Quality work, Kausik: informative and insightful. But interesting how India is now an emerging economic power, along with the large (catholic) country I’m currently holed up in – Brazil – and China. These nations’ re-positionings in the global order necessitated major advances in their science, technology and engineering (rational) capabilities. Whether this will subsequently feed down into the education of the remote poor of their massive populations… ? Well, look at the USA: the most technologically advanced nation on earth, but still awash with irrational beliefs. Fascinating, eh?

  2. Thanks for the note, Lee. Yes, it is quite fascinating. You must be aware how in the US religiously-motivated attacks have started with renewed vigor on science, technology, education, fairness, equality, along with every other progressive liberal ideal. If these continue unabated, if the tyranny of the ignorami truly gets established, then it wouldn’t be far when the nation’s vaunted leadership position in technological advances goes to someone else. 

    And about India’s emergence as an economic power, at least in the South East Asia: It is true India has come a long way. However, whenever I hear these words, ‘economy’ and ‘power’, I become wary of possible spins. What good is emerging as an economic power when the benefits thereof never trickle down to the lowest common denominators? A religious society, any society beholden to irrational mores, will have inherent imbalances that will not allow for the stability required for true economic prosperity.

    Since 1976, the word "Secular" has been enshrined in the Preamble to the Constitution of India. It is high time that the Indian governments paid heed to the Constitution and started pursuing secular policies and enacting secular laws, but oh, no – they wouldn’t. Because embracing true secularism would mean giving up region-based, caste-based, group-based petty politics; it would mean encouraging people to become more rational in their thinking and daily lives. Would the multi-million currency faith-based industries (organized religion is big business) stand for it? Nope. Nosireebob. And these are the pestilences that are eating away at the vitality of the nation, so that unless steps are taken to eradicate those, ‘economic power’ would remain an illusion, a pipe dream.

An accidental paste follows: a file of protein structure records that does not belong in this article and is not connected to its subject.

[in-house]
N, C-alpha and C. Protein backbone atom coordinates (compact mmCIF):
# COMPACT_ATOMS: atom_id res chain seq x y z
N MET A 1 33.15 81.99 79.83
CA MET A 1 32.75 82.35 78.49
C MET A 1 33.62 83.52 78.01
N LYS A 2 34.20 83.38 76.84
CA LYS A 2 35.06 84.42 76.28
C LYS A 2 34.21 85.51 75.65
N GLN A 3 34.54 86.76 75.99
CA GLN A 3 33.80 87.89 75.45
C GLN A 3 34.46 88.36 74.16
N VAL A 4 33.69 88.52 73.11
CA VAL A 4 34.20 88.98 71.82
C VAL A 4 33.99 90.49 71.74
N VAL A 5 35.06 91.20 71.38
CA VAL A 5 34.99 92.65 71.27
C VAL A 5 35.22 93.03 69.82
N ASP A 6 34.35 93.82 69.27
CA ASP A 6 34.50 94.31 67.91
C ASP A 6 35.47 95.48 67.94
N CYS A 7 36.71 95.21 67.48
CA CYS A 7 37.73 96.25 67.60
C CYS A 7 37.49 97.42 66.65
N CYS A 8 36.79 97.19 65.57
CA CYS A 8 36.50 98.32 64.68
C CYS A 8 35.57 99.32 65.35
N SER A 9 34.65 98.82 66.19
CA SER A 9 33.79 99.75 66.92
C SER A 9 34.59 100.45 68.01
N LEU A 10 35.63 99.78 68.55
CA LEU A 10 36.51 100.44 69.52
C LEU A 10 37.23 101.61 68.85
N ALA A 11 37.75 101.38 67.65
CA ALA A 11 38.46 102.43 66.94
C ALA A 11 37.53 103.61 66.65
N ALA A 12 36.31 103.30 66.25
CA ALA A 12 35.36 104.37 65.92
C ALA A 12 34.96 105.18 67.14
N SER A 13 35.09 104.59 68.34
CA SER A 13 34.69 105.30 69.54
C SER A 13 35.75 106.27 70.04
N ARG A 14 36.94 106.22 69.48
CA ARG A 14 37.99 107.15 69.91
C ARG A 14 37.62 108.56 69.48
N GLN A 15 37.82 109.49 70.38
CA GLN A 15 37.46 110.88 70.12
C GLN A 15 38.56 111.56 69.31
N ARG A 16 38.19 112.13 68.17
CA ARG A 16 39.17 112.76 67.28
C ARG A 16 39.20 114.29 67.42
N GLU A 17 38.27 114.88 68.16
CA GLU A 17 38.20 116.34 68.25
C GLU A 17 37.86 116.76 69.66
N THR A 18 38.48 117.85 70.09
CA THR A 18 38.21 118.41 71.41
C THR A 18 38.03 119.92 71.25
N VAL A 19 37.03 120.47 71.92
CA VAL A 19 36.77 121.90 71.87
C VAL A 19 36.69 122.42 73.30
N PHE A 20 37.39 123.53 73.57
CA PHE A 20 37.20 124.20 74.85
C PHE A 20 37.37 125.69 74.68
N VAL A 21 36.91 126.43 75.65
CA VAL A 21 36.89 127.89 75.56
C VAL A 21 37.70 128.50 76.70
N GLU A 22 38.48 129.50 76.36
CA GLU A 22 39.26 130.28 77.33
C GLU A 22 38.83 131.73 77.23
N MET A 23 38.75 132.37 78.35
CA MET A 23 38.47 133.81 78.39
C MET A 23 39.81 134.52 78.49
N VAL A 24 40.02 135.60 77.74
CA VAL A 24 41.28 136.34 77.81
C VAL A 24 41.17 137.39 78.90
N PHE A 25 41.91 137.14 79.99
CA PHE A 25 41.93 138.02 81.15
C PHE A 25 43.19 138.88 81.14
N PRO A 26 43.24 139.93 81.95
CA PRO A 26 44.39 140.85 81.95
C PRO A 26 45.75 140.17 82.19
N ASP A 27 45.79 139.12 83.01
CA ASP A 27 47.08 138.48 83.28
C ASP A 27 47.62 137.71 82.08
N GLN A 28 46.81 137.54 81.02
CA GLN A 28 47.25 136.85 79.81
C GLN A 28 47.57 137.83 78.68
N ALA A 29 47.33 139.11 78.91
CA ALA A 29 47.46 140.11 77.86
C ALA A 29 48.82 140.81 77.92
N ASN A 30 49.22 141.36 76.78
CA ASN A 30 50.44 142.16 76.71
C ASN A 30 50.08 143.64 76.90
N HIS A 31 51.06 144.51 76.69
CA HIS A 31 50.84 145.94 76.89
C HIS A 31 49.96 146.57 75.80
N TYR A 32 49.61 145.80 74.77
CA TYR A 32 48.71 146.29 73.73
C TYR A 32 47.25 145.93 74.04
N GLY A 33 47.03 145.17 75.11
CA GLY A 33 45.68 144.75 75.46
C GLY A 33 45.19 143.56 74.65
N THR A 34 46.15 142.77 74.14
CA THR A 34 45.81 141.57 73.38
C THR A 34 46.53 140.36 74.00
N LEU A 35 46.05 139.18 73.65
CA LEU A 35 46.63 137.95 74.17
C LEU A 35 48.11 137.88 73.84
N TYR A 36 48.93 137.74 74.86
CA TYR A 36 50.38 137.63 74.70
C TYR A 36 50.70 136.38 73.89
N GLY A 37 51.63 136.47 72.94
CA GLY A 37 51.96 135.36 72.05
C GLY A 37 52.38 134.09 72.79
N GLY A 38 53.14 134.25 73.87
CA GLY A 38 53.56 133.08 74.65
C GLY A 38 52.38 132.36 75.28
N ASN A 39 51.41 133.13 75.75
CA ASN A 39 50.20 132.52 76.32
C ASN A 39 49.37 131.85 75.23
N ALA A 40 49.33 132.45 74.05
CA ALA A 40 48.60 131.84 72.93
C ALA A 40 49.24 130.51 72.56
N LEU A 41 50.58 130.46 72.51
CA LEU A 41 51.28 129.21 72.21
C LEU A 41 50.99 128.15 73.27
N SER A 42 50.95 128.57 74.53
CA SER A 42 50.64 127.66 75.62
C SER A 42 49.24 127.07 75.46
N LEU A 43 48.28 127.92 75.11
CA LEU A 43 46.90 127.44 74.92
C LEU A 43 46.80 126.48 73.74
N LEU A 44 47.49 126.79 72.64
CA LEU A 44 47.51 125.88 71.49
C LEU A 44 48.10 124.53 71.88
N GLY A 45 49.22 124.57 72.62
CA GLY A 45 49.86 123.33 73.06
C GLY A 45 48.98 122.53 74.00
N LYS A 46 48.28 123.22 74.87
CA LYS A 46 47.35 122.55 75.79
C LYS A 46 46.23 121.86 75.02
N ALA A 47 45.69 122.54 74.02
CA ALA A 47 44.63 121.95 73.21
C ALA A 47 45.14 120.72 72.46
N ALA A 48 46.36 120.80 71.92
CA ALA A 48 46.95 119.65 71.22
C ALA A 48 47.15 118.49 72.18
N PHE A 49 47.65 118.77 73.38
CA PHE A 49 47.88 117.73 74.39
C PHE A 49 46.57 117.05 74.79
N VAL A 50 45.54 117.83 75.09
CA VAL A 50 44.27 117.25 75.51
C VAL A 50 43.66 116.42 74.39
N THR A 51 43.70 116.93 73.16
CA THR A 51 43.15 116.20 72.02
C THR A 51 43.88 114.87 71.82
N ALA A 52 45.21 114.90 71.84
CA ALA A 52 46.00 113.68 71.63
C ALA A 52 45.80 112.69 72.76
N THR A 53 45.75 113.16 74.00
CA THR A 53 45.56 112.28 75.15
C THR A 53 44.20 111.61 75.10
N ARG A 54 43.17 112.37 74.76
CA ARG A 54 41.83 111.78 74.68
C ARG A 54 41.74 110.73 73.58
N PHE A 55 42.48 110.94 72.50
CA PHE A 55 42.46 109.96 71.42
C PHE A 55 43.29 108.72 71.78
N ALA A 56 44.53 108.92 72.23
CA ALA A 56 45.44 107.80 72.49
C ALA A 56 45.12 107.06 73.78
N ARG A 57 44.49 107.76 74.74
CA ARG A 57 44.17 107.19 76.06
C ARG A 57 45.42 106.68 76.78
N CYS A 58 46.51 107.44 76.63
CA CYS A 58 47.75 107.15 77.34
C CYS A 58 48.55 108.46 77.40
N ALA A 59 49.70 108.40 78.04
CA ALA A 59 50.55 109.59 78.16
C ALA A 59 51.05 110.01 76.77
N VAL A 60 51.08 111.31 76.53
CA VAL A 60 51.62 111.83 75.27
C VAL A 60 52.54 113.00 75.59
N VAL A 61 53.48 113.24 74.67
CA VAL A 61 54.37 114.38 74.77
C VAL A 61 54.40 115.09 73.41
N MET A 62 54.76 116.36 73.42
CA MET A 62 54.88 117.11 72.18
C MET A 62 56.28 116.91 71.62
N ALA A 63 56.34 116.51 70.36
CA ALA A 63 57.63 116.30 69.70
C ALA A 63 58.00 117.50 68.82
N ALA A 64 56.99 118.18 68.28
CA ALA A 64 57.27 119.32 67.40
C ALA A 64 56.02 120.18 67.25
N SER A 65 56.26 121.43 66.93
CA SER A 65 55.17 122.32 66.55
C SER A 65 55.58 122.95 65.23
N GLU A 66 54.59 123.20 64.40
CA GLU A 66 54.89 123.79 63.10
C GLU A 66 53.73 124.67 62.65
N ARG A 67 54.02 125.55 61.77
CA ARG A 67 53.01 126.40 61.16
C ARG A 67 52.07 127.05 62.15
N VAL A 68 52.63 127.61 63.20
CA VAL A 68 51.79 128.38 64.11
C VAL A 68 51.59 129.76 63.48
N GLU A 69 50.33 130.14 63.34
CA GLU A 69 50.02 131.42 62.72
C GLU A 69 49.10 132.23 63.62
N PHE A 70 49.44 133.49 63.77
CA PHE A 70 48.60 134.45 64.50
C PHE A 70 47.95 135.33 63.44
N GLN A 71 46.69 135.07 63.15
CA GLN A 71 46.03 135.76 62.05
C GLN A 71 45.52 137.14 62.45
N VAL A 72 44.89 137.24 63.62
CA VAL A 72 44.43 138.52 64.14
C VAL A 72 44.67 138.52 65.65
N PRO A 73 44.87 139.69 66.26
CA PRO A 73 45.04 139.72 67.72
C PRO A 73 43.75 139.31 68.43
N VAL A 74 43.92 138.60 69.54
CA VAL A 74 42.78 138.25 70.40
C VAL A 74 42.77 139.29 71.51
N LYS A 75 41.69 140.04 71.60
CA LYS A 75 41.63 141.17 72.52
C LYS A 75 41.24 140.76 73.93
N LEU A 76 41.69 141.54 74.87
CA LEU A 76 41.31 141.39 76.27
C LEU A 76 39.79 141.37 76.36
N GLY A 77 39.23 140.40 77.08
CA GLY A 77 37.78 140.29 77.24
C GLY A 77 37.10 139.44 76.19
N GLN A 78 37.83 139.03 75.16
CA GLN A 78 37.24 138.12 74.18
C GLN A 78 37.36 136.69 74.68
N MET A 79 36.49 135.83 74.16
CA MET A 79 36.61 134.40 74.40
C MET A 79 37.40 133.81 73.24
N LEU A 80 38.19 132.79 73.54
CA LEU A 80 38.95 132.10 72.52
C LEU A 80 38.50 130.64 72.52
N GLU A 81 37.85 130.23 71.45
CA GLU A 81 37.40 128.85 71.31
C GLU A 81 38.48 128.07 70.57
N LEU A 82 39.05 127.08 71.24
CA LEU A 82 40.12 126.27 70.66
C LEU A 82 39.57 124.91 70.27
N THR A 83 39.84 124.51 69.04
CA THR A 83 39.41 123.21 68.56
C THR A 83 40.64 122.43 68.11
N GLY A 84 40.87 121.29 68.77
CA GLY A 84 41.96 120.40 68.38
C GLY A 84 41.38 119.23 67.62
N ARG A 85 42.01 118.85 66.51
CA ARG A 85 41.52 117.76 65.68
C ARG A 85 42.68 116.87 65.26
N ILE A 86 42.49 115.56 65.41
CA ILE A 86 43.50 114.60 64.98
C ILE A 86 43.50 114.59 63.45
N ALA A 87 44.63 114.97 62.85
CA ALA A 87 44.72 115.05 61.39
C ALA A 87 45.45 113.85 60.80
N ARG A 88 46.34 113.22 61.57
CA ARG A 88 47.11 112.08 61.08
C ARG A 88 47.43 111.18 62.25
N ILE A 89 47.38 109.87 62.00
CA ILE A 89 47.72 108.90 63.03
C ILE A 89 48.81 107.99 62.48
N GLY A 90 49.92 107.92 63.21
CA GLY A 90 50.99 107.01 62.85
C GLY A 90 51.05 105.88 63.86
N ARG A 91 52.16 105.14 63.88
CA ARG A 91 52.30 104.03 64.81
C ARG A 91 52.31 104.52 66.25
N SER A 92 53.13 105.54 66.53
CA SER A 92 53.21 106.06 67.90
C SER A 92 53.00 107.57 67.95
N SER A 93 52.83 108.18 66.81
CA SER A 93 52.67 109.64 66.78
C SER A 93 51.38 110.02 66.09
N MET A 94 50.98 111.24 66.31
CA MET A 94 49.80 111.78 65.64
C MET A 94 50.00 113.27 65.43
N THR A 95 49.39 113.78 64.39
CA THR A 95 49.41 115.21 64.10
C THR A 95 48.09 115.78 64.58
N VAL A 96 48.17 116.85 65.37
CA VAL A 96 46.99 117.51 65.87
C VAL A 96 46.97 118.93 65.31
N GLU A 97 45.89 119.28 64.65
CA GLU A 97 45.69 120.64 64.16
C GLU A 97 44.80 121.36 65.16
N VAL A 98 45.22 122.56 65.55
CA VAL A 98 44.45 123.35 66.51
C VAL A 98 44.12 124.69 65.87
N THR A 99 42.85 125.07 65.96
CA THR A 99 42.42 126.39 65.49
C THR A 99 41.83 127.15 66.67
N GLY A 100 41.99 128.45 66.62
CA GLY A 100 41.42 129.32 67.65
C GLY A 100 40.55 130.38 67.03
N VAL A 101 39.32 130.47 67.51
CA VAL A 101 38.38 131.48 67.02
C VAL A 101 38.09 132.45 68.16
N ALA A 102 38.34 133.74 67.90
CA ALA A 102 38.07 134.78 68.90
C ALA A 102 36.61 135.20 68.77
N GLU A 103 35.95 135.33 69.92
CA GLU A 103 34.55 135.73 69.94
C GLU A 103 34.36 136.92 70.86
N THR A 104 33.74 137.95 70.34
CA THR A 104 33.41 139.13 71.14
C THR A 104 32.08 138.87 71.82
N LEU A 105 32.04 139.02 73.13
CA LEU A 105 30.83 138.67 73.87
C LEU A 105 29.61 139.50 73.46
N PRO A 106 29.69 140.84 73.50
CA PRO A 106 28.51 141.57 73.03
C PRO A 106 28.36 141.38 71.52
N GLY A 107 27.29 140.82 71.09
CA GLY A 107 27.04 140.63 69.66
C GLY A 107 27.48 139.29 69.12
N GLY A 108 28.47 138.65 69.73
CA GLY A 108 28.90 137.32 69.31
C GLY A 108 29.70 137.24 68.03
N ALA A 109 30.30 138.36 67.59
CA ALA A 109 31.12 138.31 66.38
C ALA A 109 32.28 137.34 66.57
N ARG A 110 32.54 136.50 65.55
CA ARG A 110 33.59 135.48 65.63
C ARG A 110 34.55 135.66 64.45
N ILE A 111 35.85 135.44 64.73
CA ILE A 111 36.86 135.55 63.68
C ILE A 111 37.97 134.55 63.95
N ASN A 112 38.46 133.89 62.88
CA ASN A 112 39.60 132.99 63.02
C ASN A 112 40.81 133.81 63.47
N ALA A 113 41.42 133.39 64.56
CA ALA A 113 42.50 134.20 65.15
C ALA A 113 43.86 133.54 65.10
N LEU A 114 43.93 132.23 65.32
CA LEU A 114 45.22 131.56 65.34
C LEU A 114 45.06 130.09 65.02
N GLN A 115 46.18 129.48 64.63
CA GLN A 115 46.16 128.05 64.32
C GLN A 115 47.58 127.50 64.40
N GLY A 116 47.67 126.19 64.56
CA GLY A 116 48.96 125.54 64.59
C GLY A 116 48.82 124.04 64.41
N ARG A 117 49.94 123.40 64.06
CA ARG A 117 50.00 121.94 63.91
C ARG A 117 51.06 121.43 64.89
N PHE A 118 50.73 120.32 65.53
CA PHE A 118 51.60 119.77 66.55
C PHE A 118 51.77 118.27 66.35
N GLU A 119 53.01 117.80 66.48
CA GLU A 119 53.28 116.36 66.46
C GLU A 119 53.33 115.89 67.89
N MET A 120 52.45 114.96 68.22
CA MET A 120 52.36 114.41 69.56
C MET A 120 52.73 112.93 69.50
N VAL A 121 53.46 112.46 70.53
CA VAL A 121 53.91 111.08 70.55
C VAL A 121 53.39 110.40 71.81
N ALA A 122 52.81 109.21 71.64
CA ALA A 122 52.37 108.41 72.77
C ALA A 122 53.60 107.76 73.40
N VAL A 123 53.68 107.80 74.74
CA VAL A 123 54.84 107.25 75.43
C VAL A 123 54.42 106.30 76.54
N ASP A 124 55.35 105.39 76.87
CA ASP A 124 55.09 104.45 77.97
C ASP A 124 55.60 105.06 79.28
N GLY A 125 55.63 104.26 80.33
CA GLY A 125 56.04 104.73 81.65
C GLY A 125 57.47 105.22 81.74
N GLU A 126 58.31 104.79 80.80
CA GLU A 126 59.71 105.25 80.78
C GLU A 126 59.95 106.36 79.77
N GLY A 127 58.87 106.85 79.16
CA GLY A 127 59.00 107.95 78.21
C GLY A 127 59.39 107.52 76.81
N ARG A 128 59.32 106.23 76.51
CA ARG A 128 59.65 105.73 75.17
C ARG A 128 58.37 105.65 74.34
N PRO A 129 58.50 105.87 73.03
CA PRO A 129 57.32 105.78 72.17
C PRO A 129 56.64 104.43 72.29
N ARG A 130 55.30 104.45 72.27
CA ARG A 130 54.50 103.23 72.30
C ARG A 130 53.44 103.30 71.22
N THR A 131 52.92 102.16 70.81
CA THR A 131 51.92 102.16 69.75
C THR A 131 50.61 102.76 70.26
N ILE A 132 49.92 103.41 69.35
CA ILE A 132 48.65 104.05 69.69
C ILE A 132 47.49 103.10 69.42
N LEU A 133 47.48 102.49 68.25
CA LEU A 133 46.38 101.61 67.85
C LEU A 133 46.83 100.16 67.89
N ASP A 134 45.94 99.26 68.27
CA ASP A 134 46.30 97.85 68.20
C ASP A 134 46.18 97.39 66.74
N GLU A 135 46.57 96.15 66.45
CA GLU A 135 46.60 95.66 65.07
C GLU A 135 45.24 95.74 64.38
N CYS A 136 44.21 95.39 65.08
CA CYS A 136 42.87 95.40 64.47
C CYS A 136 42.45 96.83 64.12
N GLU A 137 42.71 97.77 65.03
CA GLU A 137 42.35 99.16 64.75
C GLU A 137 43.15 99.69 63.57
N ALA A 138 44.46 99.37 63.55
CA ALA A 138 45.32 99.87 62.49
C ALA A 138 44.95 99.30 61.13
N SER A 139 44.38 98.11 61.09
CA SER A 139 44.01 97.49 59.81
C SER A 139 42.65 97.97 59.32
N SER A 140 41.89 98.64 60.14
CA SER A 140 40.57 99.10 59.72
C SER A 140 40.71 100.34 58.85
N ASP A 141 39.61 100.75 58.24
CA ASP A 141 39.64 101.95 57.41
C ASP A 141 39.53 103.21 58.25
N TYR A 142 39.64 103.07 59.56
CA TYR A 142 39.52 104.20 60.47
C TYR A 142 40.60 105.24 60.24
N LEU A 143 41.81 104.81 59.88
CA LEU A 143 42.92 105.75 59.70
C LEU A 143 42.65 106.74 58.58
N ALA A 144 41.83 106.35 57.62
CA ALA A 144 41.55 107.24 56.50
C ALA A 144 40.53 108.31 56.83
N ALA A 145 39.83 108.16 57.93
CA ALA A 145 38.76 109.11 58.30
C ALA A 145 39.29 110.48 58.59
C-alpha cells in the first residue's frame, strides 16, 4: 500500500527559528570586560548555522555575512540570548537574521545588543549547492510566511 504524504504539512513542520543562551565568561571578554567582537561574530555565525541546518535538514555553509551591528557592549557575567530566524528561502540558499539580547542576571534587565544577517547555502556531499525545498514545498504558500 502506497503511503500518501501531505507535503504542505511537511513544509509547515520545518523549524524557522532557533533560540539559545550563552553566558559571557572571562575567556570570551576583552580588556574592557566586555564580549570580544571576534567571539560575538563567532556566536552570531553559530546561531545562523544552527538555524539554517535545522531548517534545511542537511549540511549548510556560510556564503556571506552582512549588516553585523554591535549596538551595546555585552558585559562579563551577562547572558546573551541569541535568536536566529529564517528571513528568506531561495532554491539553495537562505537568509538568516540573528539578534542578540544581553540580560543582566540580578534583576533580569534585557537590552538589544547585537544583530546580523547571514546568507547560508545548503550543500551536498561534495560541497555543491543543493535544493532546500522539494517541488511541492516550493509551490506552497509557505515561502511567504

3. Laura Wheeler

    March 4, 2011 at 4:37 pm

    Hey Kausik a thoughtful series of posts! 

    Angela Saini’s is speaking at Imperial College next Monday about Geek Nation. Apparently there will be books for sale there, as well as a giveaway! Hopefully after the event we can talk with someone who attended and continue this interesting debate. 

  4. I know! I saw Angela’s tweet about the Imperial College gig. I wish I were there. There is no word on the book’s US availability yet through my regular bookstores like Barnes & Noble or Borders. 

  5. Extract here for anyone interested in sampling the book.

  6. Thank you for that link, Lee. Angela had pointed it out to me earlier via Twitter. Sadly, I can’t say I am greatly impressed by her perspective on this. There are several issues at hand here. First, I don’t know whether to be amused, surprised, assured or offended by the fact that the city "manager" – who helps with the planning of the city (Angela sternly reminded me on Twitter that he was not the planner but the manager) – is an American, one Mr. Wrighton. Prestigious Indian institutes churn out Engineering graduates every year by the shovelful & it still takes an American to plan/run an Indian city? Is this "progress" of India?

    Angela also asked me if Americans can hire Indians, why I should consider it wrong for Indians to hire an American. For the record, I don’t. Logic demands that whenever there is a job, the best person should be chosen regardless of his or her nationality. But I see it with a touch of sadness (and perhaps a shade more irony) that the ‘best’ person had to be imported from another country. And coastal Lavasa is nothing like the Midwestern cities of the US where Mr. Wrighton appears to have honed his expertise. The project is currently stalled, embroiled in an issue that the Environment Ministry has raised – a very valid issue IMO, of the ecological and environmental impact of modernization of Lavasa, located amongst the forests of the Western Ghat mountain ranges. That the people associated with the Lavasa project appear to have embarked upon a project of this magnitude without sparing a thought to the possible environmental impact – I find that very telling and indicative of a myopic vision and lack of foresight. Under which light is that praiseworthy? How is this ‘progress’ as Angela seems to see it?

Leave a Reply

%d bloggers like this: